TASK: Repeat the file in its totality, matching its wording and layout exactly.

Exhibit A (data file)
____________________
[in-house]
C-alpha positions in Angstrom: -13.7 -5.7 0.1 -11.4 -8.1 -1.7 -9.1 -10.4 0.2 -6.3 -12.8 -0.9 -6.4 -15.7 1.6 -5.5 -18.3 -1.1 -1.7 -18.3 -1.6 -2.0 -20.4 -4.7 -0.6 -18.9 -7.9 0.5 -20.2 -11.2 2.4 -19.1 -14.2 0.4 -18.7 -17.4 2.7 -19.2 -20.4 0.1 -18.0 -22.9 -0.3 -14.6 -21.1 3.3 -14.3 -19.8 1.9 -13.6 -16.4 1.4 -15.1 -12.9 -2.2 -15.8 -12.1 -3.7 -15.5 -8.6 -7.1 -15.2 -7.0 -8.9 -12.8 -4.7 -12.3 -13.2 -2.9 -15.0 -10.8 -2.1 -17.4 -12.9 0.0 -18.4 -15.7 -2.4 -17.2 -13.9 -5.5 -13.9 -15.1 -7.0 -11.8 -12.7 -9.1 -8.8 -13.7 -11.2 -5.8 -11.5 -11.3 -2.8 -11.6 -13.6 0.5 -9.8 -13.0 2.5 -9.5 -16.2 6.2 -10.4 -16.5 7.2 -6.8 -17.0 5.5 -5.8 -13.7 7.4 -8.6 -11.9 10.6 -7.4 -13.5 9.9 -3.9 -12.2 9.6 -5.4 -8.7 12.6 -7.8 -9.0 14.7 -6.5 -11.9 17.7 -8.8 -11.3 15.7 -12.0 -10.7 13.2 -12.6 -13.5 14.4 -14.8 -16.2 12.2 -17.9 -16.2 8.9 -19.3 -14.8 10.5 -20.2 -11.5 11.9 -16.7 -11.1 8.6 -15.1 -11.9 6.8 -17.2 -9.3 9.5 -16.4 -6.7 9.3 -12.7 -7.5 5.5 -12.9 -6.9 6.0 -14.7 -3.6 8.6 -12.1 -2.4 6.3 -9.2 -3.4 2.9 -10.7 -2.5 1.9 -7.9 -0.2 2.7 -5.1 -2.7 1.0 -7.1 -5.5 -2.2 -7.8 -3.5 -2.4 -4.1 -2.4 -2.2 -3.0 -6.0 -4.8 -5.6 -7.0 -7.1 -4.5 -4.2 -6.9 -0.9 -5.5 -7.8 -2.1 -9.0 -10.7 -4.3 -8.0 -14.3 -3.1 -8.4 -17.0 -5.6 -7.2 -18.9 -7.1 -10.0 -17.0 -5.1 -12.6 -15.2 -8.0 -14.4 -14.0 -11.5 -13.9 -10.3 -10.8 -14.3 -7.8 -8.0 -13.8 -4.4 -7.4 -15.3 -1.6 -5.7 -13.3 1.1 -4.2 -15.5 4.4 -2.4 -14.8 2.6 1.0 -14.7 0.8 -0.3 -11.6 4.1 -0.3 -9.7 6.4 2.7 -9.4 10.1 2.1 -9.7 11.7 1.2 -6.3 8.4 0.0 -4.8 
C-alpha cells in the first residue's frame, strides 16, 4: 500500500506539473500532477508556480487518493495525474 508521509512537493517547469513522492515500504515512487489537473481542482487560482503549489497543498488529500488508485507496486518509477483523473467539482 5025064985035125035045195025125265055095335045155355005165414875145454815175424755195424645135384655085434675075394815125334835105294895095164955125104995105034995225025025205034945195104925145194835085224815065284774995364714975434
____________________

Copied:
[in-house]
C-alpha positions in Angstrom: -13.7 -5.7 0.1 -11.4 -8.1 -1.7 -9.1 -10.4 0.2 -6.3 -12.8 -0.9 -6.4 -15.7 1.6 -5.5 -18.3 -1.1 -1.7 -18.3 -1.6 -2.0 -20.4 -4.7 -0.6 -18.9 -7.9 0.5 -20.2 -11.2 2.4 -19.1 -14.2 0.4 -18.7 -17.4 2.7 -19.2 -20.4 0.1 -18.0 -22.9 -0.3 -14.6 -21.1 3.3 -14.3 -19.8 1.9 -13.6 -16.4 1.4 -15.1 -12.9 -2.2 -15.8 -12.1 -3.7 -15.5 -8.6 -7.1 -15.2 -7.0 -8.9 -12.8 -4.7 -12.3 -13.2 -2.9 -15.0 -10.8 -2.1 -17.4 -12.9 0.0 -18.4 -15.7 -2.4 -17.2 -13.9 -5.5 -13.9 -15.1 -7.0 -11.8 -12.7 -9.1 -8.8 -13.7 -11.2 -5.8 -11.5 -11.3 -2.8 -11.6 -13.6 0.5 -9.8 -13.0 2.5 -9.5 -16.2 6.2 -10.4 -16.5 7.2 -6.8 -17.0 5.5 -5.8 -13.7 7.4 -8.6 -11.9 10.6 -7.4 -13.5 9.9 -3.9 -12.2 9.6 -5.4 -8.7 12.6 -7.8 -9.0 14.7 -6.5 -11.9 17.7 -8.8 -11.3 15.7 -12.0 -10.7 13.2 -12.6 -13.5 14.4 -14.8 -16.2 12.2 -17.9 -16.2 8.9 -19.3 -14.8 10.5 -20.2 -11.5 11.9 -16.7 -11.1 8.6 -15.1 -11.9 6.8 -17.2 -9.3 9.5 -16.4 -6.7 9.3 -12.7 -7.5 5.5 -12.9 -6.9 6.0 -14.7 -3.6 8.6 -12.1 -2.4 6.3 -9.2 -3.4 2.9 -10.7 -2.5 1.9 -7.9 -0.2 2.7 -5.1 -2.7 1.0 -7.1 -5.5 -2.2 -7.8 -3.5 -2.4 -4.1 -2.4 -2.2 -3.0 -6.0 -4.8 -5.6 -7.0 -7.1 -4.5 -4.2 -6.9 -0.9 -5.5 -7.8 -2.1 -9.0 -10.7 -4.3 -8.0 -14.3 -3.1 -8.4 -17.0 -5.6 -7.2 -18.9 -7.1 -10.0 -17.0 -5.1 -12.6 -15.2 -8.0 -14.4 -14.0 -11.5 -13.9 -10.3 -10.8 -14.3 -7.8 -8.0 -13.8 -4.4 -7.4 -15.3 -1.6 -5.7 -13.3 1.1 -4.2 -15.5 4.4 -2.4 -14.8 2.6 1.0 -14.7 0.8 -0.3 -11.6 4.1 -0.3 -9.7 6.4 2.7 -9.4 10.1 2.1 -9.7 11.7 1.2 -6.3 8.4 0.0 -4.8 
C-alpha cells in the first residue's frame, strides 16, 4: 500500500506539473500532477508556480487518493495525474 508521509512537493517547469513522492515500504515512487489537473481542482487560482503549489497543498488529500488508485507496486518509477483523473467539482 5025064985035125035045195025125265055095335045155355005165414875145454815175424755195424645135384655085434675075394815125334835105294895095164955125104995105034995225025025205034945195104925145194835085224815065284774995364714975434